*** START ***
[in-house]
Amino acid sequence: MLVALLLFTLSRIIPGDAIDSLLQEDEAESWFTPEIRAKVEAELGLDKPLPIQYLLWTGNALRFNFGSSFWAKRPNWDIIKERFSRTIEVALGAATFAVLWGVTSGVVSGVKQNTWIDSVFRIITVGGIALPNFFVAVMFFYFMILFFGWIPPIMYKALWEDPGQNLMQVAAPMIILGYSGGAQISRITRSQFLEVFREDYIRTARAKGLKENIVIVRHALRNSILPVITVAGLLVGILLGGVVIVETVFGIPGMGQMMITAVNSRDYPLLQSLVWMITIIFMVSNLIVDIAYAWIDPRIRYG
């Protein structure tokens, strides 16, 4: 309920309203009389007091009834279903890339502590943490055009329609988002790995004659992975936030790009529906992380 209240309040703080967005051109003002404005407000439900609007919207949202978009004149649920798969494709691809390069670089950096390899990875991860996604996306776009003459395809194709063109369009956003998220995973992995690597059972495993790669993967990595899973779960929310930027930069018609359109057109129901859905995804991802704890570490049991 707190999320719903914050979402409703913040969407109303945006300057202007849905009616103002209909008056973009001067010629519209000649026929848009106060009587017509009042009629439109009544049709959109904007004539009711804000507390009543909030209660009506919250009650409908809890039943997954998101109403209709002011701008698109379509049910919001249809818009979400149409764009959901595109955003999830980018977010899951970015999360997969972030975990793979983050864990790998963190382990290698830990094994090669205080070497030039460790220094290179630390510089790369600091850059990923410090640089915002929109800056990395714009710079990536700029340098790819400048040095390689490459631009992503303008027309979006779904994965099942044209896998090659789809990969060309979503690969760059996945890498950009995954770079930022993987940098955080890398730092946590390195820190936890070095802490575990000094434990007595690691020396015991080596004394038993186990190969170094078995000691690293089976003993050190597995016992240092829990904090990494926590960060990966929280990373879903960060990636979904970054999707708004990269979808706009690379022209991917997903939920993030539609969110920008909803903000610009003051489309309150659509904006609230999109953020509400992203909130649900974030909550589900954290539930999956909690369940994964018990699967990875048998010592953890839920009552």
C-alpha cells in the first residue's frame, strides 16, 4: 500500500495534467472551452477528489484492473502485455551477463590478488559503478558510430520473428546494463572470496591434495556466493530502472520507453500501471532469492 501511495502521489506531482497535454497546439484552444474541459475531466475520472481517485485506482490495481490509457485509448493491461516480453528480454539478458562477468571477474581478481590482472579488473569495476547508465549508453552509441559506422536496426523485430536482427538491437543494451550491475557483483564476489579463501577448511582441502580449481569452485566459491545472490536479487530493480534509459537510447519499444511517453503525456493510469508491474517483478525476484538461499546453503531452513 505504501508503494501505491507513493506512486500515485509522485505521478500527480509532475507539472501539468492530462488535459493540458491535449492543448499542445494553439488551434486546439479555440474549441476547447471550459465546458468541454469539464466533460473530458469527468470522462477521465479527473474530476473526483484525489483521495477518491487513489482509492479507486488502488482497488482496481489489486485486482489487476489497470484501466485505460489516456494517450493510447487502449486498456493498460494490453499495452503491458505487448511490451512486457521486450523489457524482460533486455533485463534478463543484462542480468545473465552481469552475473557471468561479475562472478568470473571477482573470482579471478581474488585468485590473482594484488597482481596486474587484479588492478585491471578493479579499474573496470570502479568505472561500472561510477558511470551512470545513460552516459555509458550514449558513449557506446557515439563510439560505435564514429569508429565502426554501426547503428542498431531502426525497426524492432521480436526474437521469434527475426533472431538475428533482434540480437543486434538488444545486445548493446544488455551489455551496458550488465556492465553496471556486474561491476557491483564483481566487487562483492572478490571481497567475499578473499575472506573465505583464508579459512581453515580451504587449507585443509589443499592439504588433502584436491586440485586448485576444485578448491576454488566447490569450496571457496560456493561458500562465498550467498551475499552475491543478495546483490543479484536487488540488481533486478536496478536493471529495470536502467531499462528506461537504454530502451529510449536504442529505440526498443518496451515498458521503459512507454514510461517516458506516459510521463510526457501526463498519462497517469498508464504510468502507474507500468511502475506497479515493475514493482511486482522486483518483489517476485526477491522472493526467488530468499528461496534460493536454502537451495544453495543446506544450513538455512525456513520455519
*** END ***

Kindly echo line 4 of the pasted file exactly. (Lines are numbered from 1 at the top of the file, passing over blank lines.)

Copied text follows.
C-alpha cells in the first residue's frame, strides 16, 4: 500500500495534467472551452477528489484492473502485455551477463590478488559503478558510430520473428546494463572470496591434495556466493530502472520507453500501471532469492 501511495502521489506531482497535454497546439484552444474541459475531466475520472481517485485506482490495481490509457485509448493491461516480453528480454539478458562477468571477474581478481590482472579488473569495476547508465549508453552509441559506422536496426523485430536482427538491437543494451550491475557483483564476489579463501577448511582441502580449481569452485566459491545472490536479487530493480534509459537510447519499444511517453503525456493510469508491474517483478525476484538461499546453503531452513 505504501508503494501505491507513493506512486500515485509522485505521478500527480509532475507539472501539468492530462488535459493540458491535449492543448499542445494553439488551434486546439479555440474549441476547447471550459465546458468541454469539464466533460473530458469527468470522462477521465479527473474530476473526483484525489483521495477518491487513489482509492479507486488502488482497488482496481489489486485486482489487476489497470484501466485505460489516456494517450493510447487502449486498456493498460494490453499495452503491458505487448511490451512486457521486450523489457524482460533486455533485463534478463543484462542480468545473465552481469552475473557471468561479475562472478568470473571477482573470482579471478581474488585468485590473482594484488597482481596486474587484479588492478585491471578493479579499474573496470570502479568505472561500472561510477558511470551512470545513460552516459555509458550514449558513449557506446557515439563510439560505435564514429569508429565502426554501426547503428542498431531502426525497426524492432521480436526474437521469434527475426533472431538475428533482434540480437543486434538488444545486445548493446544488455551489455551496458550488465556492465553496471556486474561491476557491483564483481566487487562483492572478490571481497567475499578473499575472506573465505583464508579459512581453515580451504587449507585443509589443499592439504588433502584436491586440485586448485576444485578448491576454488566447490569450496571457496560456493561458500562465498550467498551475499552475491543478495546483490543479484536487488540488481533486478536496478536493471529495470536502467531499462528506461537504454530502451529510449536504442529505440526498443518496451515498458521503459512507454514510461517516458506516459510521463510526457501526463498519462497517469498508464504510468502507474507500468511502475506497479515493475514493482511486482522486483518483489517476485526477491522472493526467488530468499528461496534460493536454502537451495544453495543446506544450513538455512525456513520455519